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From: Martin Grossman 
Subject: Re: Chabad Telethons
Date: Sat, 01 Mar 1997 19:43:55 -0500

Ronnie Schreiber wrote:

> As for their  "being a organization devoted to keeping Jews from
> becoming Christians", this is only a small part of their focus albeit
> one with a strong emotional attachment. They are primarily a Jewish
> outreach and education organization. Like most Jewish outreach
> organizations, they are deeply opposed to missionary and cult activity
> that targets Jews. Some Chabadniks, most notably R. Emmanuel Shochet,
> the late R. Shiah Hecht and R. BenZion Kravitz have been very much
> involved in counter-missionary activities. Dylan could hardly be
> unaware of this.

I don't have time at the moment to respond to all of the messages re:
Chabad, but do want to add to Ronnie's insightful posting that Rabbi
Immanuel Schochet, with whom I have corresponded, was deeply involved
int he effort to bring Bob back to Judaism. Ronnie is quite right when
he says that Bob "could hardly have been unware..." In fact, he was very
much aware. By all reports, his son Jesse and son-in-law Peter Himmelman
are very involved with Chabad. Other sons have connections, too, one

For now, I'll re-post the following oldie, which some of the newbies
evidently haven'e seen. I hope it will answer some of Paul Bullen's
questions in particular.


This is from The New York Daily News of June 8, 1986. 

It was written by Mike Santangelo with whom I exchanged a series of phone calls, 
which provided confirmation and additional information. I remember exchanging some
letters with him, too. Conversations with some Chabadniks provided further details.

Later appearances by Dylan on Chabad telethons (including the one on
which he says, "Chabad is my favorite organization in the whole world, really" and the
news that he has underwritten a documentary on the Rebbe called "Windows to
the Soul" show his connection to Chabad is now more than twelve years old.

My apologies if any of this is repetitive. I'm trying to fill several
requests -- on several online services -- simultaneously.This is new for some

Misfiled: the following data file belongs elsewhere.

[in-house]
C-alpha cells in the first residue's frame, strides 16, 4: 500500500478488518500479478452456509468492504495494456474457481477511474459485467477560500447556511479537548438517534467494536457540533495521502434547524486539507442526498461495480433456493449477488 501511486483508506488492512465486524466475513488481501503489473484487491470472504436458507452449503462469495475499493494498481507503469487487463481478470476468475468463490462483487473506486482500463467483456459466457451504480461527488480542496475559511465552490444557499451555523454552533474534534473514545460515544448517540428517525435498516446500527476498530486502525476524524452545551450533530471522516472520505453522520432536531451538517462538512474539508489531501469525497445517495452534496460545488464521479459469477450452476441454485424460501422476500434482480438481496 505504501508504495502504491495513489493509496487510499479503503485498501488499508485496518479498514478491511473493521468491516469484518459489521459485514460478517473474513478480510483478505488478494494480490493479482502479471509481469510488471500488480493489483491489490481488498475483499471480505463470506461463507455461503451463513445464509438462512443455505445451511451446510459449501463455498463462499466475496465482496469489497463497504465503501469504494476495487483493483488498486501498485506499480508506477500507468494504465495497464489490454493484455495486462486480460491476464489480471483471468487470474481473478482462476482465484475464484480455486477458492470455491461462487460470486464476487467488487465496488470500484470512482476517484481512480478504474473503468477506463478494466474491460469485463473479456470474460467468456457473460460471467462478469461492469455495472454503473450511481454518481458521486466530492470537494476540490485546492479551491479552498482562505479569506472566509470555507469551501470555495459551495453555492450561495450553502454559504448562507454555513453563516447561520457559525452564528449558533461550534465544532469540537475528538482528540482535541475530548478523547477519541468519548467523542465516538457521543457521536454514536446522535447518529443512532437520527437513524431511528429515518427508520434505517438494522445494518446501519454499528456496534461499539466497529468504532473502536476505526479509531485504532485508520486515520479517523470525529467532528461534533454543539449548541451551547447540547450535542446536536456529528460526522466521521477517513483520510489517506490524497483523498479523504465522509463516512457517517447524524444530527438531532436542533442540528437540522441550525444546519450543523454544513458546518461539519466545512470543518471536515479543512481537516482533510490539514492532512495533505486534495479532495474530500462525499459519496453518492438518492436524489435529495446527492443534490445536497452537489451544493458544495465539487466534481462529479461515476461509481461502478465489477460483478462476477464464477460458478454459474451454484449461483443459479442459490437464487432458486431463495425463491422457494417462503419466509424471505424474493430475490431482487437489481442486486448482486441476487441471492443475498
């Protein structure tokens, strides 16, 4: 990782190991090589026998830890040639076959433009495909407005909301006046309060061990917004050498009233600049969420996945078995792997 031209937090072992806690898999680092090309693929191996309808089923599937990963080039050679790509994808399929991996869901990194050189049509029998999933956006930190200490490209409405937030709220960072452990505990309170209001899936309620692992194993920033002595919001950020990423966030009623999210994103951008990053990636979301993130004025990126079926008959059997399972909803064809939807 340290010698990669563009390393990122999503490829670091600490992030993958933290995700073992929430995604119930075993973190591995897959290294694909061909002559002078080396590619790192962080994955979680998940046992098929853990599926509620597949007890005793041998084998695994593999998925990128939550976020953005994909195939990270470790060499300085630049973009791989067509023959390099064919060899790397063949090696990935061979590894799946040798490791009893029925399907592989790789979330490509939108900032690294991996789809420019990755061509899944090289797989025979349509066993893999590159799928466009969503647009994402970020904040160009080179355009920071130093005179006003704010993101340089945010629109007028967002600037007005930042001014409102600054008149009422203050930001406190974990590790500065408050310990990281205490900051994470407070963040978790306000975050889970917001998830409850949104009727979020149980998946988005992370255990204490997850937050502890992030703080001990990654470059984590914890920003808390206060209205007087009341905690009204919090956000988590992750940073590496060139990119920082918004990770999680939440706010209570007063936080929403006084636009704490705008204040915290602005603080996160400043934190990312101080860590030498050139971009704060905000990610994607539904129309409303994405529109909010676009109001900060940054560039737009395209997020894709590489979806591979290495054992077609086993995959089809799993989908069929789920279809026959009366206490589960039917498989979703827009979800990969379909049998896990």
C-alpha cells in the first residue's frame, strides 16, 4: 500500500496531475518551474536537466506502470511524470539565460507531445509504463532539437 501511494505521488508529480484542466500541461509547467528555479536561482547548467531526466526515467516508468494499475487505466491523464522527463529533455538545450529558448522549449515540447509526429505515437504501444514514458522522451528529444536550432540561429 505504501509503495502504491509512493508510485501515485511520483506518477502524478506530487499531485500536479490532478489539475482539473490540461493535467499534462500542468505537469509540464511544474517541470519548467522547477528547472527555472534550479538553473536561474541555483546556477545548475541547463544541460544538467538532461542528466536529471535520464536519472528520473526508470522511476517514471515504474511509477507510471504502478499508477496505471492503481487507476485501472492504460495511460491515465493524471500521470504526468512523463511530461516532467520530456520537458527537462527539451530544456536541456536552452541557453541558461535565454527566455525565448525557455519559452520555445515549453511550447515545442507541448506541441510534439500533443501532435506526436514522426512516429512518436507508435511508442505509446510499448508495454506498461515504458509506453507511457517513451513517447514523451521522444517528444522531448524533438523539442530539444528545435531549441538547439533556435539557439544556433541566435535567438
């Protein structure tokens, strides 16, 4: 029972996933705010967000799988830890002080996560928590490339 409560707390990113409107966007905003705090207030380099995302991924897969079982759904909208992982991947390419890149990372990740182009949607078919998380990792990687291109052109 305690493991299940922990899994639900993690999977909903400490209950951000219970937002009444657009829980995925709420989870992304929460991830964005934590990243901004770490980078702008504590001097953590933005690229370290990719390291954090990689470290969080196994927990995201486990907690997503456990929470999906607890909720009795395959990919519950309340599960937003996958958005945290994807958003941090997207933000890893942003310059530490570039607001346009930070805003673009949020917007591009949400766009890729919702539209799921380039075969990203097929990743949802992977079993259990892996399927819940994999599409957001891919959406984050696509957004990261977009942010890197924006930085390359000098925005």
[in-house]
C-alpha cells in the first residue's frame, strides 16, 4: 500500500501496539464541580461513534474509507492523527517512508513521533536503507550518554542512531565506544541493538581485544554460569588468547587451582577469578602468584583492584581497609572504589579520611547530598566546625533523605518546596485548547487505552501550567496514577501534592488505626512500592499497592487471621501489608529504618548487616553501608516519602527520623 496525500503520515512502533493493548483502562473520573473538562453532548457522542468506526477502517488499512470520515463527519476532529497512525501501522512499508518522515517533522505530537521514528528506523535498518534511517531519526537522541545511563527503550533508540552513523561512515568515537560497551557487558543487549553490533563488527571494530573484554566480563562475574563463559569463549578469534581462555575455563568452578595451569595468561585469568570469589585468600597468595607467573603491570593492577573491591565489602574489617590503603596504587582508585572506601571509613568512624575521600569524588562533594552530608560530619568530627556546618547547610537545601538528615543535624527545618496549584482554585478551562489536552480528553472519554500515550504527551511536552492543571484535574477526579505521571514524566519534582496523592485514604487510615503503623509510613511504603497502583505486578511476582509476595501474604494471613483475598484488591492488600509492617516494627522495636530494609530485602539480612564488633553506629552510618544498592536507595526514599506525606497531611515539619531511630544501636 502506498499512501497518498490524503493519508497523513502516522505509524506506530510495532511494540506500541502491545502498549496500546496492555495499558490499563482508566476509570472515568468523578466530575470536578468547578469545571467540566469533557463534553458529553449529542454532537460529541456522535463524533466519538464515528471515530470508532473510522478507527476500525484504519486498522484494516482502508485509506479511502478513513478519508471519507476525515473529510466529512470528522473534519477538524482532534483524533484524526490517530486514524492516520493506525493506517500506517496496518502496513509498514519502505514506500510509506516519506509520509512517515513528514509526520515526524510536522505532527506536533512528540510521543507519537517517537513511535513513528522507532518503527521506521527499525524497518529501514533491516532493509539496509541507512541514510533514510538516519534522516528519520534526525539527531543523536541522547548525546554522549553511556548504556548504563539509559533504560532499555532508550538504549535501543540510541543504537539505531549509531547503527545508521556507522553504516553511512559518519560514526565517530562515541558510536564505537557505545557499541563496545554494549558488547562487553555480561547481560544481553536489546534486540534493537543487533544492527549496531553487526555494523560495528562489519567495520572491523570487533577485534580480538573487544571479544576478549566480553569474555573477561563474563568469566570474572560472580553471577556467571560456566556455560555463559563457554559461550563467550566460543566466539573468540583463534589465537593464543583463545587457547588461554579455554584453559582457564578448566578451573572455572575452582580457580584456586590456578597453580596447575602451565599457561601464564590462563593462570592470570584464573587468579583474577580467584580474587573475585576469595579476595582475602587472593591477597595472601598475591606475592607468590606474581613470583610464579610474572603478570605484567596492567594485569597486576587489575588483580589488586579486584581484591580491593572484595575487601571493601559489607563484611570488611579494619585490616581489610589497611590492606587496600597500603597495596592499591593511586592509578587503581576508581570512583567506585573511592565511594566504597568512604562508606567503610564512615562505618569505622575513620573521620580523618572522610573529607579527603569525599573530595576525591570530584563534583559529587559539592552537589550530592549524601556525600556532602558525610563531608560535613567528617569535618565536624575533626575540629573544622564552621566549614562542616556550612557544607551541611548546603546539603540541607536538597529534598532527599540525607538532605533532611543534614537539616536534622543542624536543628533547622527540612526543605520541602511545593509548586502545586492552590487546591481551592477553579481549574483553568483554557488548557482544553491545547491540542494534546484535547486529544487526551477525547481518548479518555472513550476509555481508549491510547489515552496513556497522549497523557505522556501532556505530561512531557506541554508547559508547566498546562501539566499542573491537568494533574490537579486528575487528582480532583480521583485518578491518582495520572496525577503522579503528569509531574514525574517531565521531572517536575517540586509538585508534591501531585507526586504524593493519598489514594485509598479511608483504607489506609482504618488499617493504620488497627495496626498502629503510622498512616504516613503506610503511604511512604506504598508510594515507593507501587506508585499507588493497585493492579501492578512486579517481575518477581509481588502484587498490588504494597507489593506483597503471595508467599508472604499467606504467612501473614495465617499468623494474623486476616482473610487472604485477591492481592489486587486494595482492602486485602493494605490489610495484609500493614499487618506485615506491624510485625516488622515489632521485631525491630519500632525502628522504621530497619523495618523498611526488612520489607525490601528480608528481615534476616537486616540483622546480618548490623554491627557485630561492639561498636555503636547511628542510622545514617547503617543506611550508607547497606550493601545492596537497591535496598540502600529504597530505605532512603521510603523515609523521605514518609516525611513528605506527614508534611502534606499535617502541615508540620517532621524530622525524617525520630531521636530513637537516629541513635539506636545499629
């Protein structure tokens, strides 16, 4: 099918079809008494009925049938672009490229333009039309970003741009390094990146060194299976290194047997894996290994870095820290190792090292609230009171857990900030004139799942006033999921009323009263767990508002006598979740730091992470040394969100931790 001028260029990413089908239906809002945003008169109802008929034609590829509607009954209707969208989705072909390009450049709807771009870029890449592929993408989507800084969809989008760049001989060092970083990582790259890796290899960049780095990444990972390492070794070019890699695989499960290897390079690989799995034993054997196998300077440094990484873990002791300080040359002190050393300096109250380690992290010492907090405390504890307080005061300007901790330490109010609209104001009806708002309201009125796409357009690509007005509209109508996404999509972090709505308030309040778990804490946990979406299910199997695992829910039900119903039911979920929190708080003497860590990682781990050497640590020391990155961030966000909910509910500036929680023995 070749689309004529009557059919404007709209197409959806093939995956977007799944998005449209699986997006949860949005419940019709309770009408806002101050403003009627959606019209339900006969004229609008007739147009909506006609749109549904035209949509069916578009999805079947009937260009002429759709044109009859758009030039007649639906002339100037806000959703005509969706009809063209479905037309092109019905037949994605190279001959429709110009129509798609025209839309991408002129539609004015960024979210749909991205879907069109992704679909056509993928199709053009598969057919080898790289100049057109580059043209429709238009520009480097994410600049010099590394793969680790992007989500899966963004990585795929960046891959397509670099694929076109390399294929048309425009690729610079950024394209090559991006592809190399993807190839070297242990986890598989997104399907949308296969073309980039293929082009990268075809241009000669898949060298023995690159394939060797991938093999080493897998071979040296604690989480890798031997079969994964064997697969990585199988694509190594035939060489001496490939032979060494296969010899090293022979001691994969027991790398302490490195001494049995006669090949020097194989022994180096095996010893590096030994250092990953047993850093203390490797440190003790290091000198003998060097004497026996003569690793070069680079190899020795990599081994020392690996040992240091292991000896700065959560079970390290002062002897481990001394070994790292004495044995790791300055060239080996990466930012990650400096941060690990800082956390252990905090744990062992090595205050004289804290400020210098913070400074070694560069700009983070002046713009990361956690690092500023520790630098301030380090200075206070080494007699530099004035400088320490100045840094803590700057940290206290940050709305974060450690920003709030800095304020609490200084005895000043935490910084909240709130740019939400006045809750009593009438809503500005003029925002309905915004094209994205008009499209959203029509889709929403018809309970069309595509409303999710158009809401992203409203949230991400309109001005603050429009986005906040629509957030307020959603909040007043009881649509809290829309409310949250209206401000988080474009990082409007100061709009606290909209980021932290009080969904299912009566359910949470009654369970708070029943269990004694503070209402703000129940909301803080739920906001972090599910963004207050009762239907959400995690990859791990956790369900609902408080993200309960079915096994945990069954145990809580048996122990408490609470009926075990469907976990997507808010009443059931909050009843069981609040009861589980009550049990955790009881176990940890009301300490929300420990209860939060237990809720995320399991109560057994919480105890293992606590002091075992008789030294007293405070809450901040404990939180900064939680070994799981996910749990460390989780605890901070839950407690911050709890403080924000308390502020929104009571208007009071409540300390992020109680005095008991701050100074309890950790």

1960s Superstar Dylan is Worshipping with Hasidic Jewish Group in Brooklyn/ By Mike Santangelo/DailyNews Staff Writer Bob Dylan, the reclusive pop superstar of the 1960s, has spent parts of the last four years living and worshipping with the ultra-orthodox Hasidic Jews of Brooklyn's Lubavitch community.Members of the community say that Dylan, 45, has been taking instruction from Talmudic scholars and listening to talks by Lubavitcher Rebbe Menachem Schneerson. His latest visit took place during Passover and he is expected to return when he comes to New York for a concert in Madison Square Garden July 17, community members said. Dylan declines to discuss his religious activities. "We do not talk about him here," said Rabbi Yehuda Krinsky, spokesman for the Lubavitch community who has become a confidant of the singer. "He is a very private person and we respect his wishes to remain so. You never know when he will drop in -- he can come or go at any time." Dylan, born Robert Zimmerman of Hibbing, Minn., wears black boots, black trousers and a black shirt open at the collar when he is in Crown Heights. He reportedly stays at the home of a Hasidic friend, Mayer Rhodes. Rhodes would not comment. When in Brooklyn, the singer may be seen walking along President St. to shabbes (sabbath) services at Congregation B'nai Shlomo Zalman, known locally as Frankel's Shul, where he chants prayers in Hebrew and wears a yarmulke instead of the floppy slouch hat that once was his trademark. Dylan has made a long spiritual journey that began with the protest and drug culture and included a flirtation with fundamentalist Christianity in the late 1970s. Now he attends farbrengens, gatherings where Schneerson speaks to followers for hours. Dylan studies Jewish scripture at the main Lubavitcher synagogue on Eastern Parkway, community sources said."He does not mingle much; he is a very quiet person," said Rabbi Yisroel Rosenfeld,head of the Crown Heights Jewish Community Council, who has worshipped with Dylan at Frankel's Shul. In 1983, word spread around Crown Heights that Dylan soon would marry a Hasidic girl. The upcoming wedding was a major topic of conversation at 770 Eastern Parkway -- world Lubavitch headquarters. That September Dylan went to Israel for his son's bar mitzvah. He did not go back to Brooklyn for months and when he did there was no more talk of marriage. About the same time, letters signed "R.Z., Hibbing, Minn.," appeared in issues of a Lubavitcher religious comic book series, "Mendy and the Golem." > > >Are (generic) Jews for > >Jesus especially prone to drug addiction? > > I've been a volunteer with Jews For Judaism for the past decade or so > and I've had contact with hundreds of so-called Messianic Jews and > Hebrew Christians and I'd say that they don't seem any more > predisposed to substance abuse than any other people involved in an > emotionally intense religious experience. > > >If Chabad is devoted to stopping > >Christian evangelism among Jews, one would think that the Dylan of 1979-81 > >(at least) would view them as agents of Satan--what else could they be from > >his perspective at that time? > > As someone who has been regularly accused of being an agent of Satan > I'd have to agree with you. Although the Dylan of Infidels might be > more sympathetic to Chabad's point of view. -- Martin Grossman Principal The Grossman Group 171 South Remington Road Bexley, OH 43209 Phone (614) 338-0471 Fax (614) 338-0472 E-mail

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